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From BTS to Justin Bieber, stars are finally talking about the mental health costs of touring

Artists who open up about the challenges of life on the road help normalize mental health issues — and that’s worth the disappointment of a few canceled shows.
The Tonight Show Starring Jimmy Fallon - Season 7
Musical guest Justin Bieber performs on "The Tonight Show Starring Jimmy Fallon" on Feb. 14, 2020.Andrew Lipovsky / NBC

For pop music fans, 2020 is already proving to be a great year. It started with new albums from artists such as Lady Gaga, Selena Gomez, Kesha, Halsey, and Justin Bieber — not to mention all those hints Rihanna’s been dropping about her long-anticipated “R9” album. Yet, if you’re hoping to see some of your favorite artists live this year, you might be out of luck. In recent weeks, Gomez, Taylor Swift and others have made it clear that while they will still be touring to promote new records, they anticipate fewer concert dates than usual.

It’s potentially disappointing news for the stars' fans, certainly, but the motivations behind this shift are actually great news. For once, stars like Bieber, who literally grew up in the spotlight, are talking openly about and prioritizing their mental health.

For once, stars like Bieber, who literally grew up in the spotlight, are talking openly about and prioritizing their mental health.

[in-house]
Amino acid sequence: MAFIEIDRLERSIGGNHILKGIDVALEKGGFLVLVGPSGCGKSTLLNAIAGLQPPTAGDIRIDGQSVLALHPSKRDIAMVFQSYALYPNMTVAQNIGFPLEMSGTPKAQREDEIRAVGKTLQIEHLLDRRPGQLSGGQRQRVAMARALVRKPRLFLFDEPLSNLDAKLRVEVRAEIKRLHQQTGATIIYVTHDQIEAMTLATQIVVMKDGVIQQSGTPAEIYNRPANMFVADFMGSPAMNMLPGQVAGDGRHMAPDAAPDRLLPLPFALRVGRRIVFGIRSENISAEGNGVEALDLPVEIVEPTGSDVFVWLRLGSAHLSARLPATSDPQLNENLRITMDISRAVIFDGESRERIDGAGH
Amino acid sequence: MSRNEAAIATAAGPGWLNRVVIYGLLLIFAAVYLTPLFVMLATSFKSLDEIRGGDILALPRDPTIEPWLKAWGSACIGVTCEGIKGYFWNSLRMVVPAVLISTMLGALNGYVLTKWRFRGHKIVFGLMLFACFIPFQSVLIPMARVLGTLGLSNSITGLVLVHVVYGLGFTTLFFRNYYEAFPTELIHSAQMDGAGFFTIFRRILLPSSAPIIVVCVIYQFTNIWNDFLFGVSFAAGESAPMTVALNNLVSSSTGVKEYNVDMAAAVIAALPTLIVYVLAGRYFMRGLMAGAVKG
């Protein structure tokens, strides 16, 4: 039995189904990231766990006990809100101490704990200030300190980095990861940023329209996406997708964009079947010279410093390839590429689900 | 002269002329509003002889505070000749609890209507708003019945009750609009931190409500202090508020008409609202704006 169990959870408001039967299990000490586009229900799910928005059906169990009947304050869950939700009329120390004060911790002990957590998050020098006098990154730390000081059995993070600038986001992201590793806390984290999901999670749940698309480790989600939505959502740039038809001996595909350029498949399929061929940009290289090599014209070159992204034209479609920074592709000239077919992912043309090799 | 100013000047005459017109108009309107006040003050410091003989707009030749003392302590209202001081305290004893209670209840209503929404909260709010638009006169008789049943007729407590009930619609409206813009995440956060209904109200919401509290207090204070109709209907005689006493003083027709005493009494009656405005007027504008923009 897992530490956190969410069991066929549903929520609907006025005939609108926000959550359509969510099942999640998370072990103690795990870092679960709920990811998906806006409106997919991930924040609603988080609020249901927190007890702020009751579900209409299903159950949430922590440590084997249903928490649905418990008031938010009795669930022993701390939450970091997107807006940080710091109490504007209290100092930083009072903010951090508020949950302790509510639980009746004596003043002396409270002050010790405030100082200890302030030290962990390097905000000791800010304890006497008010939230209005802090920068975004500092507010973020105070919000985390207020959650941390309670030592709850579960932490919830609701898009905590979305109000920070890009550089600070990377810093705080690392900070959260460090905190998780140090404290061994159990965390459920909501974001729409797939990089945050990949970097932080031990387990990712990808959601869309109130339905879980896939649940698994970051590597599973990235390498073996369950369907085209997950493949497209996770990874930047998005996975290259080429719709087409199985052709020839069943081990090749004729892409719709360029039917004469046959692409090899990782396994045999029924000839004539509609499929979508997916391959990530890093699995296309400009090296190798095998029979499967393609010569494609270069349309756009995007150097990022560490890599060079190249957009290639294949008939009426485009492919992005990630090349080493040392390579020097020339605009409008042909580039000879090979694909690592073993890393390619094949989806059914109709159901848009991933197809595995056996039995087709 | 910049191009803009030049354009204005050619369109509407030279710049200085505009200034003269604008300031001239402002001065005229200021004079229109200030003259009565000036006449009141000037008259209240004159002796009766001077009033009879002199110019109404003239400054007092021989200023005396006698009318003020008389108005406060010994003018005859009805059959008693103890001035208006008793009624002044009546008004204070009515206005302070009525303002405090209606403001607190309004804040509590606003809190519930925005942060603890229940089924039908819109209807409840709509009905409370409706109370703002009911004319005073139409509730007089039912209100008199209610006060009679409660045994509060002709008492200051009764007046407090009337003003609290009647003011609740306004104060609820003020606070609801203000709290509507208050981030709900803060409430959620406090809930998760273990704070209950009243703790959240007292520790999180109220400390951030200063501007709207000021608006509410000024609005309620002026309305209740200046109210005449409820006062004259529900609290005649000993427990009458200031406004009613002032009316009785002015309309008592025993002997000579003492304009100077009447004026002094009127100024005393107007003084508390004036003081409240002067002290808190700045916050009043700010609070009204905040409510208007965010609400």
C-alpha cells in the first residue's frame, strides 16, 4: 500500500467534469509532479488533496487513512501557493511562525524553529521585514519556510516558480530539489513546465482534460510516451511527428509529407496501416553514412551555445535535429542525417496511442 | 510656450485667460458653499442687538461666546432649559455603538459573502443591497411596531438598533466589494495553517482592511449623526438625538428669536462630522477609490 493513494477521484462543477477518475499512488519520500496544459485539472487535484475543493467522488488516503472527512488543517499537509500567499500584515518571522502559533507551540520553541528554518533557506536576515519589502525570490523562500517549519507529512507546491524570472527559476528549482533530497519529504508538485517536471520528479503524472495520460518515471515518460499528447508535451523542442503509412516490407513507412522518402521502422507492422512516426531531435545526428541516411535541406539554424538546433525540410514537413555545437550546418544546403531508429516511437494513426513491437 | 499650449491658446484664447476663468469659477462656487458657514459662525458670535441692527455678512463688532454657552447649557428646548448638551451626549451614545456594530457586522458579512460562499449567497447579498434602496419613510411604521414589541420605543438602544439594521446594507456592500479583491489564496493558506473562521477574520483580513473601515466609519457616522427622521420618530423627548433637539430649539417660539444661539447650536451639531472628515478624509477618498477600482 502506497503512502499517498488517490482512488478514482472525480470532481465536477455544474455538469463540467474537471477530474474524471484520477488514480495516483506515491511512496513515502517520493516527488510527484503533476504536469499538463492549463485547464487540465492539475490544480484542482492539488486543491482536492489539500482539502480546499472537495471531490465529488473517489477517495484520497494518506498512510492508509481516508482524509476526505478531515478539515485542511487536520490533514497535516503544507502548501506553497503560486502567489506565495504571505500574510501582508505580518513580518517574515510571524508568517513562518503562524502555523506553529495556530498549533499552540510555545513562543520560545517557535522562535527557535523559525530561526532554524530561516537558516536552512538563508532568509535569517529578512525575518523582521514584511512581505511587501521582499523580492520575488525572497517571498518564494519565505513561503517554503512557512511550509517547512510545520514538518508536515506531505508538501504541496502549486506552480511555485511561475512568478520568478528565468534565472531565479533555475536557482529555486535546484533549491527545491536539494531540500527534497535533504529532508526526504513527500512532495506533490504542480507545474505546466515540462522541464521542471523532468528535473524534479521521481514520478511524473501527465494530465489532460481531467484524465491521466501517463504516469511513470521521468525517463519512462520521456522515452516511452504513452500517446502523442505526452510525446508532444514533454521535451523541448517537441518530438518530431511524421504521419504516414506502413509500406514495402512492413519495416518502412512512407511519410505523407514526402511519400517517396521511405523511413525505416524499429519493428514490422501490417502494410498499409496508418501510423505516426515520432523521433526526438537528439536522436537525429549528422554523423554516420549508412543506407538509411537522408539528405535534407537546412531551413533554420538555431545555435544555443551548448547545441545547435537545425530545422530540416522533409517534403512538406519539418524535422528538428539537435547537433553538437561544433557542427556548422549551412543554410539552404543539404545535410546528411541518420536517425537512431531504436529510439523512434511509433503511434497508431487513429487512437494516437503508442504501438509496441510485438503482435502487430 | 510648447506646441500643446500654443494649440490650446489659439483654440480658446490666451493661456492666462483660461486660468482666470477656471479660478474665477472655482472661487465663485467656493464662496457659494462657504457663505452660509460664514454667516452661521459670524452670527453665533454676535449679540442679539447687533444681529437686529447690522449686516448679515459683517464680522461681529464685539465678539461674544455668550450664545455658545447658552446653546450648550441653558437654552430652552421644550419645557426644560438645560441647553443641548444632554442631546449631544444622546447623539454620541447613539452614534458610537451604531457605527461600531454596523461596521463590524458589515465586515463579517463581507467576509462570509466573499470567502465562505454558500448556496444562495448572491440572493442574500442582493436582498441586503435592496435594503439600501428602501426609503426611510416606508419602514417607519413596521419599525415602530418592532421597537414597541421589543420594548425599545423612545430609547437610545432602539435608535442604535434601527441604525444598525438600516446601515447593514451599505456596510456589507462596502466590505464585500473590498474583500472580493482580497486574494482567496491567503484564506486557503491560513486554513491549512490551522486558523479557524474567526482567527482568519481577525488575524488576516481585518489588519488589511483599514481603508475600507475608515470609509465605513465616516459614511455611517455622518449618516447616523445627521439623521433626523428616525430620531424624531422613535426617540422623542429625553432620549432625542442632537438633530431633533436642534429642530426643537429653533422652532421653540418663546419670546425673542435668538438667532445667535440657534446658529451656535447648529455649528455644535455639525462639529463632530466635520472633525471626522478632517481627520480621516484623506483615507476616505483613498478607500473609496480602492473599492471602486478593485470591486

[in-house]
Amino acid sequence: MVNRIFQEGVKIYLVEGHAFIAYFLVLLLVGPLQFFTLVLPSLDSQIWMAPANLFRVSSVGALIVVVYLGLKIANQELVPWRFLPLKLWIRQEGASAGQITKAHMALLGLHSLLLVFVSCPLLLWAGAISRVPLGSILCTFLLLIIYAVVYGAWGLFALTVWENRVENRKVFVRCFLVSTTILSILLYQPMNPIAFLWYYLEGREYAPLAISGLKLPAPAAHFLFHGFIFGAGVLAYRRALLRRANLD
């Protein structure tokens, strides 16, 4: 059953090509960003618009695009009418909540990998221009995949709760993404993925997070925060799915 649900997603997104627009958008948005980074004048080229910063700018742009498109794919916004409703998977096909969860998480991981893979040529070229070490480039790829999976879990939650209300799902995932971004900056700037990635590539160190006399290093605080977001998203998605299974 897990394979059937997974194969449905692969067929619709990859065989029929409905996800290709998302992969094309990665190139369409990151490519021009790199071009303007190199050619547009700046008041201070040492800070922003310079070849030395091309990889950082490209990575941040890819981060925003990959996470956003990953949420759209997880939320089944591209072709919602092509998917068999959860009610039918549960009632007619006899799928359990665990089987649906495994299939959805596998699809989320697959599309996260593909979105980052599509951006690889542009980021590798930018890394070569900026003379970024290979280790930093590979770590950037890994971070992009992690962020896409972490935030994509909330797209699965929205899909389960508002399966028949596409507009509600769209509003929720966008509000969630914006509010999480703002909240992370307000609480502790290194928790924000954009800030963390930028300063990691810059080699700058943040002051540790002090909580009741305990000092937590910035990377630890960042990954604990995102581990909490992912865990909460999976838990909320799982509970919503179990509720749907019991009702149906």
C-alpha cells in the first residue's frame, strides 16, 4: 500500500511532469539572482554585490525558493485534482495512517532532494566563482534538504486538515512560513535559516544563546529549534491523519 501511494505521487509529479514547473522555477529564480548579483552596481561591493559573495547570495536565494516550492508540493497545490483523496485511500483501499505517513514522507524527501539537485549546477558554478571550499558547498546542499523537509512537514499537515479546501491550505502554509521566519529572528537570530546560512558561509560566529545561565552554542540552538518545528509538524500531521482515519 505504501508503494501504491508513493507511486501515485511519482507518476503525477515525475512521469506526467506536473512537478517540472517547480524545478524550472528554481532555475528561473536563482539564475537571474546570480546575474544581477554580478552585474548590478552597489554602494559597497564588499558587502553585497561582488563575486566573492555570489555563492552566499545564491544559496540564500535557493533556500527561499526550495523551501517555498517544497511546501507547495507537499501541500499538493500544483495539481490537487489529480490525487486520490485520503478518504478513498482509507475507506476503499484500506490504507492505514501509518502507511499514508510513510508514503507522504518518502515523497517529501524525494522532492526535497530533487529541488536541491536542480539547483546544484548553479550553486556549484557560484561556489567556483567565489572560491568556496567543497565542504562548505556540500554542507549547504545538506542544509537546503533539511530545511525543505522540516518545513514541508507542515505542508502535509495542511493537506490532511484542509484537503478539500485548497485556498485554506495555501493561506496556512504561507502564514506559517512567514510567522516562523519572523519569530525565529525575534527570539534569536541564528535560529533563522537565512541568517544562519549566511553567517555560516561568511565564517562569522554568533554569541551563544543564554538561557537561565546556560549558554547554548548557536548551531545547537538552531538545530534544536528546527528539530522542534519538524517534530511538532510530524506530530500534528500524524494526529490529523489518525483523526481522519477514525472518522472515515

In a recent Apple Music interview to promote her new album “Rare,” Gomez, a former child star — who’s previously spoken openly about having to cut tours short due to anxiety, depression, lupus and other mental and physical health issues exacerbated by the demands of live shows — explained that while she loves touring, she doesn’t know if she’ll be able to do it in 2020. “I need to find ways where that’s possible for me,” she said, noting that it comes down to pacing.

Meanwhile, speaking to Variety in January, Swift revealed that a main reason she’s only doing a handful of shows in 2020 (versus the dozens she’d typically do to promote an album) is because she “wanted to be able to work as much as I can handle right now.” (Not coincidentally, Swift has also opened up recently about her mother’s cancer battle, a reminder that celebrities have families, too — and all the stress that comes along with them.)

Then there’s teen phenom Billie Eilish, who is doing a full international tour this year, but one carefully coordinated to ensure she has enough time to decompress between shows to keep her feeling healthy and relaxed; last year, she revealed to Rolling Stone that the relentless schedule of previous tours had given her nightly panic attacks. Also in 2019, the K-pop supergroup BTS announced they were taking a brief break after years of nonstop performing to “rest and recharge.”

And then there’s Bieber, whose new Youtube docuseries “Seasons” has dedicated several episodes to the 25-year-old’s mental health, which deteriorated right around the time of his 2017 Purpose World Tour and caused him to cancel several shows. Stardom can take a tough toll on anyone, but it not surprisingly has had historically terrible effects on celebrities who became famous as children — a designation true for Bieber, Gomez and Demi Lovato (who’s also been outspoken about her various mental health battles).

Bieber — who first rose to fame at the age of 13 and has weathered the highs and very lows of growing up famous in public — will soon be embarking on yet another tour, but only because, as he notes in the doc, he’s finally in “a good headspace” and is “happy about what I’m doing.” If for some reason that changes, he says he’ll put his health first and concert obligations second.